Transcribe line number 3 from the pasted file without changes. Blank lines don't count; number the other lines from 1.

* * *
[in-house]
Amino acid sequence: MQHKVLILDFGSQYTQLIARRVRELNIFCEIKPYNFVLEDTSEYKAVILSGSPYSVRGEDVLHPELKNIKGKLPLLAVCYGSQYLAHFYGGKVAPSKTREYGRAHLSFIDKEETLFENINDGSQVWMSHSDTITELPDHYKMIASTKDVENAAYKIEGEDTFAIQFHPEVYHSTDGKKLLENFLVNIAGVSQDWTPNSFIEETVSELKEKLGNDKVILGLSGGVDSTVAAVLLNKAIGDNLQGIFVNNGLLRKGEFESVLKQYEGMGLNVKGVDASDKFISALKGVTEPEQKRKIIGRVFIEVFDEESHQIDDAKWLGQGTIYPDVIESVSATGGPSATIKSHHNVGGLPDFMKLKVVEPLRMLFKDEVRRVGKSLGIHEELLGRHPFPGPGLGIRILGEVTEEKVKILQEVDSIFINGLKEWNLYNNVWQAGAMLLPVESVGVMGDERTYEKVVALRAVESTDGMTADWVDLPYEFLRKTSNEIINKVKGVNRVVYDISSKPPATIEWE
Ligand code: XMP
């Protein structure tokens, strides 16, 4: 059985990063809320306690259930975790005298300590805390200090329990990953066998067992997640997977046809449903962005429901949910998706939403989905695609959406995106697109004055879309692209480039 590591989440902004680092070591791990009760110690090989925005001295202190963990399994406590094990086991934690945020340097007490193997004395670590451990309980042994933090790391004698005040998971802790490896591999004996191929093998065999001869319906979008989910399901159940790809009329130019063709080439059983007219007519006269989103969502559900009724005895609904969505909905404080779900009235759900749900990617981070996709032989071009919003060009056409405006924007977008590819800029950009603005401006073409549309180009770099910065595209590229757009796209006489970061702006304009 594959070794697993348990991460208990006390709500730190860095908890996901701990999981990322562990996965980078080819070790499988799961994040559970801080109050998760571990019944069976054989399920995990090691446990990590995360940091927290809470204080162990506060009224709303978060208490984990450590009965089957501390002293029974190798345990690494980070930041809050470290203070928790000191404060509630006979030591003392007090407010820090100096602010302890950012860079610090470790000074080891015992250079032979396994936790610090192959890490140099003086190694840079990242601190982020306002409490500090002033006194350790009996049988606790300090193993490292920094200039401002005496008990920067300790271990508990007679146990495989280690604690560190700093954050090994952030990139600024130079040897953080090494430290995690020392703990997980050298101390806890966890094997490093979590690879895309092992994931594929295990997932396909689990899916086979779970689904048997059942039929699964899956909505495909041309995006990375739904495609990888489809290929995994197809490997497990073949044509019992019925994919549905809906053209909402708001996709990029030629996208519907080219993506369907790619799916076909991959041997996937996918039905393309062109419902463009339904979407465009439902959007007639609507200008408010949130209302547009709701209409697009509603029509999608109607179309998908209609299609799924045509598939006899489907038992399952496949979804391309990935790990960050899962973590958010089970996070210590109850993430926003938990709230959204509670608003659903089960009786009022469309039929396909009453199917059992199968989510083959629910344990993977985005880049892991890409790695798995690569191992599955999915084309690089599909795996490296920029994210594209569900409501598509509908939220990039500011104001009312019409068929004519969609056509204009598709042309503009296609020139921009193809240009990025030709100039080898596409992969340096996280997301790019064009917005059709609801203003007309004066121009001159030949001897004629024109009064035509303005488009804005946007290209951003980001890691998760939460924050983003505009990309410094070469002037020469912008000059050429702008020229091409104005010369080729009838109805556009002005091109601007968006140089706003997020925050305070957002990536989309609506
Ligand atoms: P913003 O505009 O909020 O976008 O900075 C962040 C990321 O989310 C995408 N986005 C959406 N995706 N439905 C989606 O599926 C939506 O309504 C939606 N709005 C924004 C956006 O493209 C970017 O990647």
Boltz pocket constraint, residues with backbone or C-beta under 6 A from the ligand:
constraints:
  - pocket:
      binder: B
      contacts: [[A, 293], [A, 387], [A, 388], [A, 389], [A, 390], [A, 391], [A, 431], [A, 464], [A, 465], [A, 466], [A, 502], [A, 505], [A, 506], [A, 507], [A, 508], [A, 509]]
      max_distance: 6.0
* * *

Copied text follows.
Ligand code: XMP